Earthworm Foundation is partnering with the Sabah Labour Department to implement the National Action Plan on Forced Labour and eliminate child labour in the palm oil industry in Sabah, Malaysia.
Supported by the Council for Anti-Trafficking in Persons and Anti-Smuggling of Migrants, this project is part of Earthworm’s landscape programme in Sabah. Among other things, the landscape programme aims to improve protection for about 4,000 children in plantations, and welfare for 20,000 workers in Beluran, Telupid, Kinabatangan, Tongod and Lahad Datu districts in Sabah.
Porous borders and a dependency on migrant workers exposes both children and plantation companies to the risk of child labour. Migrant workers, mostly from Indonesia, make up about 80 percent of the plantation workforce in Malaysia. Though official numbers are hard to come by, there are about 40,000 Indonesian children in plantations in Sabah, according to estimates from the Indonesian government.
The past few years have seen forced and child labour issues attract both local and international media attention, affecting various industries in Malaysia such as rubber and palm oil. Along with the pandemic and recent labour shortages, this has had a financial and reputational impact on companies in Malaysia.
The Sabah Labour Department chose Earthworm Foundation as a civil society partner, along with local authorities such as the Sabah Immigration Department and Royal Malaysia Police. The aim is to raise awareness on forced and child labour and conduct dialogues with palm oil companies in five zones:
- Zone 1: Sandakan and Kinabatangan
- Zone 2: Tawau, Lahad Datu, Kunak and Semporna
- Zone 3: Beaufort, Sipitang, Kota Kinabalu and Ranau
- Zone 4: Keningau and Tenom
- Zone 5: Kudat, Kota Belud and Kota Marudu
The partnership started with a two-day event held in Sandakan, Sabah on 17 June. It was attended by 252 participants, representing 156 companies in Sabah.
Khairil Anwar from the Sabah Immigration Department spoke about the legislation and policies for hiring foreign workers in Sabah. Assistant Superintendent Sharanjeit Singh from the Royal Malaysia Police explained about the Anti-Trafficking in Persons and Anti-Smuggling Act 2007 in Sabah.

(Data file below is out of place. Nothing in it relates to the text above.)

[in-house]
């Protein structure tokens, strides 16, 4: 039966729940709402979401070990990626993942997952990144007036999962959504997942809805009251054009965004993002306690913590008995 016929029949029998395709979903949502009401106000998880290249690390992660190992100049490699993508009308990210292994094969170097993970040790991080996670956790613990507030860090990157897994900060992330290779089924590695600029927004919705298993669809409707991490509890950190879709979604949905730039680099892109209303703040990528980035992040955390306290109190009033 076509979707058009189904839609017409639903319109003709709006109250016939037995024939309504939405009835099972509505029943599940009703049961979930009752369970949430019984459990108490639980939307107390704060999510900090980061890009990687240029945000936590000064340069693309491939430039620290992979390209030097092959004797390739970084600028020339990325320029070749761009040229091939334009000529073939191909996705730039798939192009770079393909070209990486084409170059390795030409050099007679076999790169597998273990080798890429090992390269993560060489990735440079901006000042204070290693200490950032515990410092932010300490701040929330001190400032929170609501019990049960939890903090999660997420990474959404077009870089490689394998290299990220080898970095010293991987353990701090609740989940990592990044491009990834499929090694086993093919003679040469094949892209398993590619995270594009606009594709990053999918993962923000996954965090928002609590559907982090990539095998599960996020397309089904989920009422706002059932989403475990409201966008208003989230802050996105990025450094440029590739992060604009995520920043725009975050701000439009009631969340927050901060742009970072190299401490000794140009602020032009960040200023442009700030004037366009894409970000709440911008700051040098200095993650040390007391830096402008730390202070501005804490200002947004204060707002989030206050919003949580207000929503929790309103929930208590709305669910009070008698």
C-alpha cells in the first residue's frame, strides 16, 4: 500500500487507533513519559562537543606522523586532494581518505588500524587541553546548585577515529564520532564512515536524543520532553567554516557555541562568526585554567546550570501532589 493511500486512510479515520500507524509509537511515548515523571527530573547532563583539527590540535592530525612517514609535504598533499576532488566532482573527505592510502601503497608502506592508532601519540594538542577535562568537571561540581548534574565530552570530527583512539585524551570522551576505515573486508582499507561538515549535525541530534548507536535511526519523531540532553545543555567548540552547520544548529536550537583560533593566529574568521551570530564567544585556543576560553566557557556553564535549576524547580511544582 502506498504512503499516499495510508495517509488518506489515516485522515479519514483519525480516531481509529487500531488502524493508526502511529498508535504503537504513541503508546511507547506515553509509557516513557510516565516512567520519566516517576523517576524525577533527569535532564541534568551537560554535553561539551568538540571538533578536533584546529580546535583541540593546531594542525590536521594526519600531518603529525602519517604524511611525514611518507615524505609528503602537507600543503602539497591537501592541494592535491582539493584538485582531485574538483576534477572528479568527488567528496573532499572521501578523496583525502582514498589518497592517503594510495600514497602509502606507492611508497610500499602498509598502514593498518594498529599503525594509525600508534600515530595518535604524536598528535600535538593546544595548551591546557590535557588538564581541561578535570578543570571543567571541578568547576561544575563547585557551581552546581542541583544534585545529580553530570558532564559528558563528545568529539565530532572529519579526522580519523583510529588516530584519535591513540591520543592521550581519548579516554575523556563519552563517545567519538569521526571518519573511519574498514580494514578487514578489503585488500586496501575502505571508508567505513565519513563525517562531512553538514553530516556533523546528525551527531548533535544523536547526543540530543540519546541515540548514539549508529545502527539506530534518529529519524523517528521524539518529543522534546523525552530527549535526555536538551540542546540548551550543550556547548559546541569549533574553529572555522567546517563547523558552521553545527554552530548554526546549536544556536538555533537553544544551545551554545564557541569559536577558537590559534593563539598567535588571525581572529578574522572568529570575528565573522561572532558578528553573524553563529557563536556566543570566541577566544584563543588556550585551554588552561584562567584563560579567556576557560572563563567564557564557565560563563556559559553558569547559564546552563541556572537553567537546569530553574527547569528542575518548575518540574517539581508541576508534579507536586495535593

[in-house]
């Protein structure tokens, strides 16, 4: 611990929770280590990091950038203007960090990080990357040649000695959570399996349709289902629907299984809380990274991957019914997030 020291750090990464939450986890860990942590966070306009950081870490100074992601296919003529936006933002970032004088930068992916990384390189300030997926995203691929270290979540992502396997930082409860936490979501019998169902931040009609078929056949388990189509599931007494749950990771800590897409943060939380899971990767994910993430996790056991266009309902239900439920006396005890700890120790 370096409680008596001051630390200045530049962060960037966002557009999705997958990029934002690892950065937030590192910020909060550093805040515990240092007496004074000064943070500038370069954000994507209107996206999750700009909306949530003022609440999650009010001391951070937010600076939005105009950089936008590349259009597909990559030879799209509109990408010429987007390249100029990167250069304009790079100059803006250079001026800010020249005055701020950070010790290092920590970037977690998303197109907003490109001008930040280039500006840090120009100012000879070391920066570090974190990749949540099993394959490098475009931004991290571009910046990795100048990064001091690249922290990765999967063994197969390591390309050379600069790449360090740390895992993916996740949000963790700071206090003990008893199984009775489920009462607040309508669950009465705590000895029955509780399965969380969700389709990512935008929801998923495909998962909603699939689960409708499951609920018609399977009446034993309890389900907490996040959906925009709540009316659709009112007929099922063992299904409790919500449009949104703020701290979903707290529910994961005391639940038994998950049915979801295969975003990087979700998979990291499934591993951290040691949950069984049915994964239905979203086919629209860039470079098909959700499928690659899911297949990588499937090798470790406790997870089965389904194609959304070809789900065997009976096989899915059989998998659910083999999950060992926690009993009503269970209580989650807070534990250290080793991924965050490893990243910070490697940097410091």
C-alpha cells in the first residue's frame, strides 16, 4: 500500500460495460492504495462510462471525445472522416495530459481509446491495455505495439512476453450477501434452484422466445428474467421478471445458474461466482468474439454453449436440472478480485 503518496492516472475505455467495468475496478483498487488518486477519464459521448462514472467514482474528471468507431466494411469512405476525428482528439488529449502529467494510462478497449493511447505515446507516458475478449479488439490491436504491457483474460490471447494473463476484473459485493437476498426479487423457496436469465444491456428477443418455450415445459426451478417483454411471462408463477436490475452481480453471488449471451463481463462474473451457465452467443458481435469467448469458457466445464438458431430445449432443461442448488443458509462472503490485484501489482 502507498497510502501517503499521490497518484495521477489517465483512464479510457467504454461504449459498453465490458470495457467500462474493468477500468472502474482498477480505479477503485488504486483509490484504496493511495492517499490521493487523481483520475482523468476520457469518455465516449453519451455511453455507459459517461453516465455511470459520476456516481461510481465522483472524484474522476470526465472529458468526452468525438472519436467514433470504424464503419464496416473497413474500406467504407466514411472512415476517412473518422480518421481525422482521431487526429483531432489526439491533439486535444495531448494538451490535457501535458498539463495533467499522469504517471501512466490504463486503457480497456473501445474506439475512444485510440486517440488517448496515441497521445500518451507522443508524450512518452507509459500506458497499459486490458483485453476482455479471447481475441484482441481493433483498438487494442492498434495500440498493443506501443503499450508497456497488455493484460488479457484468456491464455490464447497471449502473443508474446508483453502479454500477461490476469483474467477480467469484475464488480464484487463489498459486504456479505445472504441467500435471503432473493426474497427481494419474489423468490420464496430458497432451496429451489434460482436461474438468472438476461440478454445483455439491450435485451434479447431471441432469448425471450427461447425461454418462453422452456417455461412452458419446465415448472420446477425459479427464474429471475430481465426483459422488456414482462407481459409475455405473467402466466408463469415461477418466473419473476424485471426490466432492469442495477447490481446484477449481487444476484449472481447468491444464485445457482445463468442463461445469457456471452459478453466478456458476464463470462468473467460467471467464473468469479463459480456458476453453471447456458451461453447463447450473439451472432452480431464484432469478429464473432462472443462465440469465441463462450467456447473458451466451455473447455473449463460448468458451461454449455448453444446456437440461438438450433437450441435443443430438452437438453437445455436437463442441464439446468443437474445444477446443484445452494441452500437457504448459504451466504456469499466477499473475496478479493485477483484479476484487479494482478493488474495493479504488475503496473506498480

Senior Manager Ooi Kiah Hui and Social Specialist Lynda Lim from Earthworm Foundation outlined steps palm oil companies can take to address forced and child labour. The event also included visits to estates at Kam Cheong Plantations Sdn. Bhd. and IOI Ladang Sakilan.
“The goal to end forced and child labour requires our urgent attention. But this can’t be achieved with government agencies alone. Palm oil companies, government agencies, trade unions and civil societies can and must be part of the solution if the scale of our results is to meet the scale of our ambitions,” said Wan Zulkfli Wan Setapa, Director of Sabah Labour Department.
Dialogues held with 156 oil palm companies have the power to make their voices heard, and can lead to better outcomes for workers and their children, said Lynda Lim, Social Specialist at Earthworm Foundation, who leads the Children in Plantations work in Malaysia.
“This helps policy makers craft effective strategies by engaging with companies and mapping out the magnitude of the problem, as well as needs, insights and challenges operationalising human rights due diligence,” she said.
This work in Sabah is supported by members Reckitt and Johnson & Johnson. These companies have responsible sourcing policies committing them to raw material supply chains free from deforestation and exploitation of people.
“Raw materials are an integral part of producing the brands our consumers need,” said David Pettet, Global Human Rights and Sustainable Supply Chain Director at Reckitt. “We might not buy them in their raw form, but we recognise the important role we play in ensuring they are sourced in a way that protects ecosystems and supports the livelihoods of communities in sourcing regions like Malaysia.”
In 2021, Reckitt launched a new Sourcing for Sustainable Growth policy, which outlines priority natural raw materials, Reckitt’s principles for sourcing them and requirements for suppliers.
“Through this and our Labour and Human Rights Standard, we aim to promote the rights of workers and vulnerable groups, like women and children, supporting collective efforts to tackle issues like forced and child labour,” David Pettet said.
This work is part of Earthworm's landscape programme in Sabah, Malaysia; which is supported by Reckitt and Johnson & Johnson. Here, we work in Beluran, Telupid, Kinabatangan, Tongod and Lahad Datu districts to reduce deforestation and wildlife conflict, and improve the lives of farmers, workers and communities.